Gibbons doesn't mind DH role
Orioles looking to keep slugger healthy, bat in the lineup
FORT LAUDERDALE, Fla. -- He's not hitting well, he's not playing the field and, oddly enough, he seems satisfied with his lot in life. Jay Gibbons has found some serenity this spring, a quality largely attributable to his improved health. The slugger is eager to start the 2007 season, even if he's expected to serve as the team's primary designated hitter.
Gibbons had fought that move in the past by saying that the DH job completely takes him out of his game. And this spring he asked to be given the opportunity to play at first base. That experiment ended a little more than a week ago, and Gibbons clearly understands the role the Orioles expect him to play in the coming year.
"I think it's safe to say that a majority of my at-bats are going to be at DH. And I think that was safe to say six weeks ago, too," Gibbons said. "All I can say is I did everything I could in the offseason to prepare myself to play first base. I don't think they didn't like what they saw, because they didn't see enough. They had their minds made up."
Gibbons doesn't seem upset by that decision. He understands that Aubrey Huff and Kevin Millar are going to log a lot of the time at first base, and he is determined to get more comfortable at DH. He had the opportunity last season, when a strained right knee and trapezius muscle kept him out of the field for the entire second half.
In time, that became the impetus for Baltimore manager Sam Perlozzo to slot Gibbons there full-time.
"We know he has a desire to play in the field, but it's my job to keep him healthy and I'm going to do what's best for the ballclub to get him in the batter's box 550 times or more," Perlozzo said. "I think anybody that hasn't done it on a full-time basis has some question marks on whether they can handle it and how they're going to do it. [But] it's a long season, and after a couple of weeks or a month, you should be able to get that down."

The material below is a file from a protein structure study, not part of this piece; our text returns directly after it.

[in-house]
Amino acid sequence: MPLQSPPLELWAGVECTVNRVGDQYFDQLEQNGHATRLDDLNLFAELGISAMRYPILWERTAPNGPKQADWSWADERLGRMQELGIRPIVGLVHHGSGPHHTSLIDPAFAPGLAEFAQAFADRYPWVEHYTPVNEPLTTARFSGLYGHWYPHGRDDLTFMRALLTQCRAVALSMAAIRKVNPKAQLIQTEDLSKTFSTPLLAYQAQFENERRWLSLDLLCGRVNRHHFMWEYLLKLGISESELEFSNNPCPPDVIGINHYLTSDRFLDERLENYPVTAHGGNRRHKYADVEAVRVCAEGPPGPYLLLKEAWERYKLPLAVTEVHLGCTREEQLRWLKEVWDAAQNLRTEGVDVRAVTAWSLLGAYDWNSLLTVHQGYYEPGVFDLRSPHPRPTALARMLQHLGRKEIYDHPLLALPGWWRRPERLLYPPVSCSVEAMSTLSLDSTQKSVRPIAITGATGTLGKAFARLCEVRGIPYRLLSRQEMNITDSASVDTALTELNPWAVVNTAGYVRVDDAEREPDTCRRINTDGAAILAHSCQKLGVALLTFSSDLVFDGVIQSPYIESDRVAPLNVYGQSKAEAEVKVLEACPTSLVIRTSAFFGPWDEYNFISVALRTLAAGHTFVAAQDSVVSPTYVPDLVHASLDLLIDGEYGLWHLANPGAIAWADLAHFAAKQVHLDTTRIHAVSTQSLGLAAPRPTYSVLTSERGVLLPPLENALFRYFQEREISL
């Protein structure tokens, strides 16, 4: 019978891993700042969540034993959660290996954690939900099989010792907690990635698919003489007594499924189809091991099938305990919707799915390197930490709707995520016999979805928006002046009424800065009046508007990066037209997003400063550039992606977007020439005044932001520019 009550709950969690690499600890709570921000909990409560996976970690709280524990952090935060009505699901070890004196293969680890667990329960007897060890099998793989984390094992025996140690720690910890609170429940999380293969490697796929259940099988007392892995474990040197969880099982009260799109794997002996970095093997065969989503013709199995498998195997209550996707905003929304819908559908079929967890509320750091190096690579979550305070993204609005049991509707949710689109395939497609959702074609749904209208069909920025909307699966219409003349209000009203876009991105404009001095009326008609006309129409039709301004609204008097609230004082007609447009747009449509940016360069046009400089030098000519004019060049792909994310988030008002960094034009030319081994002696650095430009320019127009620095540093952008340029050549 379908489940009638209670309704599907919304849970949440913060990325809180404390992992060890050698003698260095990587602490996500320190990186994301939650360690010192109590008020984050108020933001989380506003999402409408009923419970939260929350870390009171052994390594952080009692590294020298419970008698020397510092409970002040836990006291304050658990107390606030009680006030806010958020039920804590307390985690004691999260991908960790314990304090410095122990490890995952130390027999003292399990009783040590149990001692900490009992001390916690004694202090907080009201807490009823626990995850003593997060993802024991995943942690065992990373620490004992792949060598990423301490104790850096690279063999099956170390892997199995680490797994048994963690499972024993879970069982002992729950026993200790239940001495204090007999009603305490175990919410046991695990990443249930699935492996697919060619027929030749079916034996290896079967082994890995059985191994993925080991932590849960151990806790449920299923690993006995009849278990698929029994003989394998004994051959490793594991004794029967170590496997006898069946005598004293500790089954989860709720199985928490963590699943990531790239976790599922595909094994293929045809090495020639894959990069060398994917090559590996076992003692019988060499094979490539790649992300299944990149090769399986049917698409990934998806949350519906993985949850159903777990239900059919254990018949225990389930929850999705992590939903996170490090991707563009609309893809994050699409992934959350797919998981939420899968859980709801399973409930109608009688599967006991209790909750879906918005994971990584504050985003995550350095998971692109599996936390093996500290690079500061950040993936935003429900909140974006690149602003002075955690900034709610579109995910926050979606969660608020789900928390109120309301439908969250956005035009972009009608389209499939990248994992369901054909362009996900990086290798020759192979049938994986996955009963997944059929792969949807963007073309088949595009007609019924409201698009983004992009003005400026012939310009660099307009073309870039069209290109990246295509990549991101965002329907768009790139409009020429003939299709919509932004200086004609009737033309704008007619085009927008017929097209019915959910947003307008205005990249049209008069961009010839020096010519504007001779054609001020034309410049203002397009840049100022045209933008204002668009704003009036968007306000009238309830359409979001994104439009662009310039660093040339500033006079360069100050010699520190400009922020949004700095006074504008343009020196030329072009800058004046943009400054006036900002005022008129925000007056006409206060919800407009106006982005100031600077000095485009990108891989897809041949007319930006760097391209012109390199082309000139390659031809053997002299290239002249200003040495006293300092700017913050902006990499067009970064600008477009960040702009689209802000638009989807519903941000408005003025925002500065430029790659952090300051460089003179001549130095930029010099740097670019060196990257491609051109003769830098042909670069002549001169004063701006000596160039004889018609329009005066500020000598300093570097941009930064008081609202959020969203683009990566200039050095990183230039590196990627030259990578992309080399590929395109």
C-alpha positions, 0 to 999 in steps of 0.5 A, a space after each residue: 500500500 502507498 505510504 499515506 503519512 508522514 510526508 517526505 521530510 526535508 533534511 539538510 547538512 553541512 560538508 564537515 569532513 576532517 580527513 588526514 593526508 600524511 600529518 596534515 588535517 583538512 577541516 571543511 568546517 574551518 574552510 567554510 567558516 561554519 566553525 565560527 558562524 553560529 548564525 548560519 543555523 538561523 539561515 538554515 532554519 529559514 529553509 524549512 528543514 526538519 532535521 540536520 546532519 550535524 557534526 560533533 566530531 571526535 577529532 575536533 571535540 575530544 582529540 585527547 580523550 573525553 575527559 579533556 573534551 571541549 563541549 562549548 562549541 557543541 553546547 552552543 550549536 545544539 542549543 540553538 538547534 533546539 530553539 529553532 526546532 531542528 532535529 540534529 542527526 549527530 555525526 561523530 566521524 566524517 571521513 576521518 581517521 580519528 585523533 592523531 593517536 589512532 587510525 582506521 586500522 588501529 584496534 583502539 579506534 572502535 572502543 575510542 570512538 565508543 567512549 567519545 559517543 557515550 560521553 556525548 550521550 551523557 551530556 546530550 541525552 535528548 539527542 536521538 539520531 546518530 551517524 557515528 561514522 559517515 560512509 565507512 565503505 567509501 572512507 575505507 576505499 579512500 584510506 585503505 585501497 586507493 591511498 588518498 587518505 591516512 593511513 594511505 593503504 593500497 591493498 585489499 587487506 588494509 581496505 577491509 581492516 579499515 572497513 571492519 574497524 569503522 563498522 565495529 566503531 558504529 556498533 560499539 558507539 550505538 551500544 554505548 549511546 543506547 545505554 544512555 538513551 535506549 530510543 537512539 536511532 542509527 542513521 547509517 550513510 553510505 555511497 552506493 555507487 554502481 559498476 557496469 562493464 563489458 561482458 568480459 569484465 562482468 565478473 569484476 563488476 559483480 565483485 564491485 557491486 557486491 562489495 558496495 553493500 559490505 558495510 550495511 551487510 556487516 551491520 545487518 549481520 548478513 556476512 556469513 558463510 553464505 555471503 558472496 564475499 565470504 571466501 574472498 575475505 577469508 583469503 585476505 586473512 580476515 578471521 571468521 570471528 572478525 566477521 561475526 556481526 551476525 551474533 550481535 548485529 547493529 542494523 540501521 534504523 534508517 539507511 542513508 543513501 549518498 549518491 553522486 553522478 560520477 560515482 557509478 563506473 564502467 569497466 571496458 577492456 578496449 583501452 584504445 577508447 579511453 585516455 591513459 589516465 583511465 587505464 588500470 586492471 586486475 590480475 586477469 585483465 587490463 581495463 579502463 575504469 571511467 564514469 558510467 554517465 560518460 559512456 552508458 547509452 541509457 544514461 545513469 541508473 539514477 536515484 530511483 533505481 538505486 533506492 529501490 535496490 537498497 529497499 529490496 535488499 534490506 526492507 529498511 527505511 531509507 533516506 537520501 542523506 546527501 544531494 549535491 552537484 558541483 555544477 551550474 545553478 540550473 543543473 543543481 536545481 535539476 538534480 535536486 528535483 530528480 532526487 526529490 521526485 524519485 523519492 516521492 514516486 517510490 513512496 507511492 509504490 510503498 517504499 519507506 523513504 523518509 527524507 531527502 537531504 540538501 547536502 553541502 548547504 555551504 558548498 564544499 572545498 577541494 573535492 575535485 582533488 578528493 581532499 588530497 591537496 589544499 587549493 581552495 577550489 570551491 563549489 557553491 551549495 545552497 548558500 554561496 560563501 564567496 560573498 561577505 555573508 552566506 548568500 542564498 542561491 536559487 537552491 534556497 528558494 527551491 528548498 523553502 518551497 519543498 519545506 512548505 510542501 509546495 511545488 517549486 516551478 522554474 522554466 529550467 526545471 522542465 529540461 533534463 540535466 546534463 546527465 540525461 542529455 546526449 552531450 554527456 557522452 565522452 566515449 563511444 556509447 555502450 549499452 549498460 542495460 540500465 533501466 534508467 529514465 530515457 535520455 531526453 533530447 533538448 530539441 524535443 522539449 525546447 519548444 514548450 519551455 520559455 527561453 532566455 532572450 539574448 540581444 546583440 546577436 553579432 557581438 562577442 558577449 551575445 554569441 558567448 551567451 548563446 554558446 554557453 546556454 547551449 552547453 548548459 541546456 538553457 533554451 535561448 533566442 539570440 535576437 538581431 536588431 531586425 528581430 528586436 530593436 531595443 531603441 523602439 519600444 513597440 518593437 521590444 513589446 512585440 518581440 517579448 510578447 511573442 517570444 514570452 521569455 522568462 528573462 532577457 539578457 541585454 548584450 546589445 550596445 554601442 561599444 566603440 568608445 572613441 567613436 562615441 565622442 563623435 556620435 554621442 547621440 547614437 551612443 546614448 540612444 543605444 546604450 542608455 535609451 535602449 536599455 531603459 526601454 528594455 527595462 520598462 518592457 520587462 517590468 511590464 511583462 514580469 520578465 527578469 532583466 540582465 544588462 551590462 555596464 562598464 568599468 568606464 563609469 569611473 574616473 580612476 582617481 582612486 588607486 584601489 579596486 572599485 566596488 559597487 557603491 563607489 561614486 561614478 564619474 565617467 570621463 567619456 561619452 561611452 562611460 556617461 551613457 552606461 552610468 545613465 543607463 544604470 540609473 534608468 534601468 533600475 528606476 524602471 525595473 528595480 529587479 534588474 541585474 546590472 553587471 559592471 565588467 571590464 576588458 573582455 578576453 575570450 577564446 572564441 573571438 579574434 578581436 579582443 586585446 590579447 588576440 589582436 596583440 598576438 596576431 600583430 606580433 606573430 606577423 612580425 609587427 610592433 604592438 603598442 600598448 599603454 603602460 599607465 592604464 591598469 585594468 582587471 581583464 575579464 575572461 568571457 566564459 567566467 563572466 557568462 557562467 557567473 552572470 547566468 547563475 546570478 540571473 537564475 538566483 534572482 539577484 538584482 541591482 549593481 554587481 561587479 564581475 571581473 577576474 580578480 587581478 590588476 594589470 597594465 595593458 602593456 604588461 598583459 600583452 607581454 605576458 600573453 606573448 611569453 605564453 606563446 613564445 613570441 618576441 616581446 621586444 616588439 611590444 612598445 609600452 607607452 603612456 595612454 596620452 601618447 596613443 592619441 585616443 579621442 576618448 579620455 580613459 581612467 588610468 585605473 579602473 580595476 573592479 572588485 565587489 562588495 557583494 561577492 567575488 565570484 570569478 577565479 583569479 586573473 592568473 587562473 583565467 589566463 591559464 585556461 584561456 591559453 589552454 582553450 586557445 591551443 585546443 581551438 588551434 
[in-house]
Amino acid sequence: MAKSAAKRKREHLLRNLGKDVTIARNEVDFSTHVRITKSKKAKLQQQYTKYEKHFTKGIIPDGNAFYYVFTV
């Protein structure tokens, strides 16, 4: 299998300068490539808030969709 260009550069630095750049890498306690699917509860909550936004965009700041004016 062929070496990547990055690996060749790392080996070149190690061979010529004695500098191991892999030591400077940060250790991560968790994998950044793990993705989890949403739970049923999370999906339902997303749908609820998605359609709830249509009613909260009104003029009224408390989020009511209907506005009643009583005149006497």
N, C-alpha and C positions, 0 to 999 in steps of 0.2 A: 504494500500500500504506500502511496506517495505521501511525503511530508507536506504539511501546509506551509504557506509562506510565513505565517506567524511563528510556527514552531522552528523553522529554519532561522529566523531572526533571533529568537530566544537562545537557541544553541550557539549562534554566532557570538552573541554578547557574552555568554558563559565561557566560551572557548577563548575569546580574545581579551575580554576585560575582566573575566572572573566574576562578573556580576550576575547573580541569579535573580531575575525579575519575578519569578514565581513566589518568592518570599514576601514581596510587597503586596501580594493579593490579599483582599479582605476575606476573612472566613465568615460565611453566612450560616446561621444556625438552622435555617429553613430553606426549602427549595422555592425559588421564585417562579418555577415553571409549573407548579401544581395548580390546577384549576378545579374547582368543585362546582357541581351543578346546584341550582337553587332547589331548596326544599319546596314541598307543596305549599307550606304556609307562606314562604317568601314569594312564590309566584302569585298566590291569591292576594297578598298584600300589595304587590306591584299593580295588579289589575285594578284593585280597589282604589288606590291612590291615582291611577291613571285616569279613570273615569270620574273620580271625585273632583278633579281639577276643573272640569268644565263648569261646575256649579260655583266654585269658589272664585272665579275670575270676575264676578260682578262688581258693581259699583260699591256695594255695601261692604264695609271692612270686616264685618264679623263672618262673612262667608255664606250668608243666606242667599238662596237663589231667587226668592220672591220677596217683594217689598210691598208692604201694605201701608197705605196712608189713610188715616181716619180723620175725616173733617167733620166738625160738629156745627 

For his part, Gibbons has said that it's hard to concentrate when you don't play the field. That's when the mental part of the game creeps in and paralysis by analysis becomes a possibility. The former right fielder doesn't want to be consumed by his at-bats, which means that he has to find a way to prepare without becoming obsessed.
Meanwhile, the Orioles are trying to keep Gibbons healthy. The left-handed hitter has played less than 100 games in three of his six seasons, and Perlozzo knows his lineup is much better with Gibbons posing another power threat. That's one of the reasons he'll DH, even if it means making some adjustments.
"After he had the one good year when he stayed healthy, he's had nagging things here and there. Last year with his knee was a little bit more major," Perlozzo said. "I think Jay is just the kind of guy you have to be careful with and you don't wear him down. Some of the injuries just happen to him. I don't know if I'd call him injury-prone.
"He's such a strong kid that he's probably a little tighter, but yet when you ask him that, he said he's probably more flexible than anyone on the team. So you kind of throw that out the window."
Gibbons would like to do the same thing with his spring statistics, which haven't been as good as he'd like. The former Rule 5 Draft pick went into Saturday's game hitting just .182 in 33 at-bats. Gibbons said that 50 at-bats is plenty and that 40 would be enough, and he also said that spring stats have little or nothing to do with the real ones.
"That's the great thing about it," Gibbons said. "I've hit .100 something for the spring a couple times. In your last three or four games, you'd just like to be seeing the ball well."
For now, Gibbons will take the fact that he's feeling well. He has no nagging aches or pains -- unless you count the ones associated with "12 hours of bus rides." With his team one week away from returning to Baltimore, Gibbons is ready to start the season and interested to see what kind of ride it will be.
"I'm getting there. I'm pacing myself up to it, and my body feels good," he said about Opening Day. "Obviously, that's the most important thing. I feel good health-wise, and everything else is going to fall into place."
Spencer Fordin is a reporter for MLB.com This story was not subject to the approval of Major League Baseball or its clubs.